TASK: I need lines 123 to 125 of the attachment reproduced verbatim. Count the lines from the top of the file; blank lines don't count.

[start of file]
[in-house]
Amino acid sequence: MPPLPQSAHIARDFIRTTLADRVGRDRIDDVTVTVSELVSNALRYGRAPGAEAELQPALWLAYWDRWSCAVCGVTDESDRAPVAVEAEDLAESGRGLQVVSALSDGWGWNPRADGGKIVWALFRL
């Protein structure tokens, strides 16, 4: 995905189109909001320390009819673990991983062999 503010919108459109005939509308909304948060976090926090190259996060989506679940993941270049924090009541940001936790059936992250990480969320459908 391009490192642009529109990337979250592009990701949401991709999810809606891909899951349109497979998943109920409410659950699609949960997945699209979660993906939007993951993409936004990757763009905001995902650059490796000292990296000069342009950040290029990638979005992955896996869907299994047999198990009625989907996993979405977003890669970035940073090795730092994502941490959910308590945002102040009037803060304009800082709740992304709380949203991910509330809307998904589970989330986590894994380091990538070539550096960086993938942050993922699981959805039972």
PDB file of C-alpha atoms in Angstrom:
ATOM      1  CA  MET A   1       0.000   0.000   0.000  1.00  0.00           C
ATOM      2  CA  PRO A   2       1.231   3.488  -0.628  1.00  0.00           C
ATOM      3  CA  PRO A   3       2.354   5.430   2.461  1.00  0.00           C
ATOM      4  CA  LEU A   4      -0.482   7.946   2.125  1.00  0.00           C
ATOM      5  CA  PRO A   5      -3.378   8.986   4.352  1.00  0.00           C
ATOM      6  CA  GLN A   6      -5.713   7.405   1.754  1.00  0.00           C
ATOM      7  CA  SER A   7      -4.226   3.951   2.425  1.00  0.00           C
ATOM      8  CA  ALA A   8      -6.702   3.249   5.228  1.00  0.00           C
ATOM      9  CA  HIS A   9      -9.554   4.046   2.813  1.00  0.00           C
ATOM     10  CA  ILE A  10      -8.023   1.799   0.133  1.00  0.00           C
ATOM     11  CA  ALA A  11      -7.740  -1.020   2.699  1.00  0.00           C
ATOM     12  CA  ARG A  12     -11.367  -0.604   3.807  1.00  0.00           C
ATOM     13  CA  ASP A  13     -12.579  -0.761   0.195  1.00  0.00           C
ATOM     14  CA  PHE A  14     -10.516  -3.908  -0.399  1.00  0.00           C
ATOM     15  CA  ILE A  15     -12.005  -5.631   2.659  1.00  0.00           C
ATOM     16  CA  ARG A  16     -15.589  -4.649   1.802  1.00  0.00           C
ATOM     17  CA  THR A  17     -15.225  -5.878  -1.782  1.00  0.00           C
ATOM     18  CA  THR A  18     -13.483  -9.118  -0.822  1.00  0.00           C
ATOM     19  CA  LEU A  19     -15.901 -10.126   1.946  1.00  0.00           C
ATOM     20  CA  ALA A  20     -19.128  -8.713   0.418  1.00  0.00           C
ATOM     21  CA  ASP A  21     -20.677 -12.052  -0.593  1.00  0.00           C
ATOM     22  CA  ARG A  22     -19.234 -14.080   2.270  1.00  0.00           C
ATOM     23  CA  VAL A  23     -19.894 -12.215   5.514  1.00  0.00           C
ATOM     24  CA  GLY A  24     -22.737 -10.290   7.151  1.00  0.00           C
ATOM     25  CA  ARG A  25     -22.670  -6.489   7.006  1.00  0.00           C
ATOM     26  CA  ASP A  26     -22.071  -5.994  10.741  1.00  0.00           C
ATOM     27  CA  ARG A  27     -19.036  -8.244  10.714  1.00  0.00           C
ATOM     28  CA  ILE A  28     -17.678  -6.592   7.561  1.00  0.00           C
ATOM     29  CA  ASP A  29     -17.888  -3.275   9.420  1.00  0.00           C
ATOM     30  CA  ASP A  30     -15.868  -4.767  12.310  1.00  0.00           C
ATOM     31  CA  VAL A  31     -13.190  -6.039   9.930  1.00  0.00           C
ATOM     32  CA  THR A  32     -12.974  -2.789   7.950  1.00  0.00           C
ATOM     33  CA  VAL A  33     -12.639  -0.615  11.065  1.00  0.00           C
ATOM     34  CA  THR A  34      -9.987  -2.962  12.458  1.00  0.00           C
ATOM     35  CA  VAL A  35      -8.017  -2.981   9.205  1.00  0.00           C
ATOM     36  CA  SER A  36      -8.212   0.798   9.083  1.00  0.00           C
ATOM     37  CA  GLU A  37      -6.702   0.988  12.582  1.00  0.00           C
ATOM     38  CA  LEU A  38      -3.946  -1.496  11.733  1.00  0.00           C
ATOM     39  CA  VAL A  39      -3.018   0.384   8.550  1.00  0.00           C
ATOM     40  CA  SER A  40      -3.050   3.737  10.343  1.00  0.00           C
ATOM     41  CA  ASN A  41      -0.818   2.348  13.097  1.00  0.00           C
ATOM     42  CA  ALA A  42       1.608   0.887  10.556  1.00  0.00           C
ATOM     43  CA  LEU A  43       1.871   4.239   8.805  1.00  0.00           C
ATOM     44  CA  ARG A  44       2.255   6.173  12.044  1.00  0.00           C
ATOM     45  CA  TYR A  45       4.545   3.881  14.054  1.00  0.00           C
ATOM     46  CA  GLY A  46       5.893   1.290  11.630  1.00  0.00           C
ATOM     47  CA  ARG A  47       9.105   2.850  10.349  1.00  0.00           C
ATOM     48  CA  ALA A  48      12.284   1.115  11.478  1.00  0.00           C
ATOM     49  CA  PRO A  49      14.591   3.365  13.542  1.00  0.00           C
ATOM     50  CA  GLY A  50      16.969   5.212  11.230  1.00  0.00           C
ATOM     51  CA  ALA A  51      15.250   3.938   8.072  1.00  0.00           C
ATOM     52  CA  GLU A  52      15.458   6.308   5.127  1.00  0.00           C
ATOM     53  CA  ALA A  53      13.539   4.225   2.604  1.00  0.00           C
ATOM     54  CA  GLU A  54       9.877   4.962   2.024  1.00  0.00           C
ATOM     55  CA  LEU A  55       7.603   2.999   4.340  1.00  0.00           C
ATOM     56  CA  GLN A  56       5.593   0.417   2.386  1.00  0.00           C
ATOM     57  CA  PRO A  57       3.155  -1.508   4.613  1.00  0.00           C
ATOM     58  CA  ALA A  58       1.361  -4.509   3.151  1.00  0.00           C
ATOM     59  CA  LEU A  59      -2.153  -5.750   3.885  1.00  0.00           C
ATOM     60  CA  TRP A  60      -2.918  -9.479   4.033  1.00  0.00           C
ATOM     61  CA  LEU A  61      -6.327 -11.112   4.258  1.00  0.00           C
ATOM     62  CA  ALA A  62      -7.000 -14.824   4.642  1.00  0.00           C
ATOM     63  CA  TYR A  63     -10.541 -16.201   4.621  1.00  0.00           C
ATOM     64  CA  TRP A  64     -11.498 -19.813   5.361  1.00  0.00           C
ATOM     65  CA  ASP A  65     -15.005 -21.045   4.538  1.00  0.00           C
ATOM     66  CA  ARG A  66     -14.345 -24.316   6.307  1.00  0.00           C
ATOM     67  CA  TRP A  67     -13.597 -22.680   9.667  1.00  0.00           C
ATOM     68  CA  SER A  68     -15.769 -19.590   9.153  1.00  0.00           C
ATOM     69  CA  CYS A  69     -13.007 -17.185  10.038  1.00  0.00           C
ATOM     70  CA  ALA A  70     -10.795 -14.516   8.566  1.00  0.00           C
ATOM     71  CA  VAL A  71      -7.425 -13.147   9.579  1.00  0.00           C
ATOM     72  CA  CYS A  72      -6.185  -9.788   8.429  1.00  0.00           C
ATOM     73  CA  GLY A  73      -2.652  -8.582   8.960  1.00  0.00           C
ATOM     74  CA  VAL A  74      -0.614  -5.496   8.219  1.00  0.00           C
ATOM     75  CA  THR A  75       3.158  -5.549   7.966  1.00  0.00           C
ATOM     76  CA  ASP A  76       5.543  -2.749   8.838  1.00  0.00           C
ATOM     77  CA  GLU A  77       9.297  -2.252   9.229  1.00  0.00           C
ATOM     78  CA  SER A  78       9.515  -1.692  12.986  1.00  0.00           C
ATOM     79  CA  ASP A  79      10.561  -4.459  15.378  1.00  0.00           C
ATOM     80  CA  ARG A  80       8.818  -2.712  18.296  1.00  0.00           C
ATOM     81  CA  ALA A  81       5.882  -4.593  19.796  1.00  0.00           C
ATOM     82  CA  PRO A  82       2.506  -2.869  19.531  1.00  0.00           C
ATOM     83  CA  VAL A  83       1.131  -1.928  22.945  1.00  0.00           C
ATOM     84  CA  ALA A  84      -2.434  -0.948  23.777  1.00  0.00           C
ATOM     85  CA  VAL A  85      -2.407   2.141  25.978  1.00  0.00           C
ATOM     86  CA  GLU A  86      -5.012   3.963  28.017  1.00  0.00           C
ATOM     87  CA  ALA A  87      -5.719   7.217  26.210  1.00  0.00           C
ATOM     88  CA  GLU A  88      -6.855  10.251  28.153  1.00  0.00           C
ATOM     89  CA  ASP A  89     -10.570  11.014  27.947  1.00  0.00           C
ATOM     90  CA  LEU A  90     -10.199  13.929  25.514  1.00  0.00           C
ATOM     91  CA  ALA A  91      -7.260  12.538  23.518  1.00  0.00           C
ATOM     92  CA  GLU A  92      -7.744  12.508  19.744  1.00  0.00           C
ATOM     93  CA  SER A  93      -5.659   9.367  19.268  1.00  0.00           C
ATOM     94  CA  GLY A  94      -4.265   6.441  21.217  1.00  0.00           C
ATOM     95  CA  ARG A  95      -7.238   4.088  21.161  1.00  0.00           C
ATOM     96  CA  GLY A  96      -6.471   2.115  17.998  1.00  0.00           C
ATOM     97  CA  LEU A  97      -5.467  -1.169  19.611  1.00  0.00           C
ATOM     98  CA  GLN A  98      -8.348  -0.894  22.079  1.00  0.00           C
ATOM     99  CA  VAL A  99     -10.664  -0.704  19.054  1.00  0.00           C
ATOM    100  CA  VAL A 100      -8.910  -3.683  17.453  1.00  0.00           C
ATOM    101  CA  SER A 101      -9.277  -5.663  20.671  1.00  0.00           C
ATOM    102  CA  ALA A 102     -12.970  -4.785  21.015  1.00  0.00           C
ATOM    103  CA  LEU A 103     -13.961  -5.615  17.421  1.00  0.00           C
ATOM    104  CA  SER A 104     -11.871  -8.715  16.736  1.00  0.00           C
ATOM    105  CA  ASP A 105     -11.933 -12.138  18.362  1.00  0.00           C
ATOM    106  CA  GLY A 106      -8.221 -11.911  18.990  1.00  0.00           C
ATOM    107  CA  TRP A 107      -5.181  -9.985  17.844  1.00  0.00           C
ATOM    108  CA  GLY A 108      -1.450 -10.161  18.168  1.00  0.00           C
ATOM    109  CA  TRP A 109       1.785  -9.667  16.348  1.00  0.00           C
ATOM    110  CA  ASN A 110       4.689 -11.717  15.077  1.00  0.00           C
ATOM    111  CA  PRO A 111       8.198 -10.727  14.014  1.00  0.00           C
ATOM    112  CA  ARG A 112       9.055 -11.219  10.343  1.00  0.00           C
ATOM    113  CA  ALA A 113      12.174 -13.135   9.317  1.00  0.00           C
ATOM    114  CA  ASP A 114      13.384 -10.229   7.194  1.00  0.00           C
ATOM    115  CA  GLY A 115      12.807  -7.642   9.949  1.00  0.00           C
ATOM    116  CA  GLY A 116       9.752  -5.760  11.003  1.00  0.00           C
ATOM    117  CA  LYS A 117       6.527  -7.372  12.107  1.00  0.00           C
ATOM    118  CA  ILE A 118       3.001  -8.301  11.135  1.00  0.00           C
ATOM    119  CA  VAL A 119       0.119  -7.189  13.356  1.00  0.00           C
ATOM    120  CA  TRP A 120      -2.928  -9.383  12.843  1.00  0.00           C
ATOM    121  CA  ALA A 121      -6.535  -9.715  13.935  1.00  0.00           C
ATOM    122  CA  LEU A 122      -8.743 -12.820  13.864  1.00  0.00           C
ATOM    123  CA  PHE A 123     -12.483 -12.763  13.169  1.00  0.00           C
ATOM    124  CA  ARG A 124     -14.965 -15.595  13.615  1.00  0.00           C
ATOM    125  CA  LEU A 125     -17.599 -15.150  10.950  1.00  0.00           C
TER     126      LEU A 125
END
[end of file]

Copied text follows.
ATOM    119  CA  VAL A 119       0.119  -7.189  13.356  1.00  0.00           C
ATOM    120  CA  TRP A 120      -2.928  -9.383  12.843  1.00  0.00           C
ATOM    121  CA  ALA A 121      -6.535  -9.715  13.935  1.00  0.00           C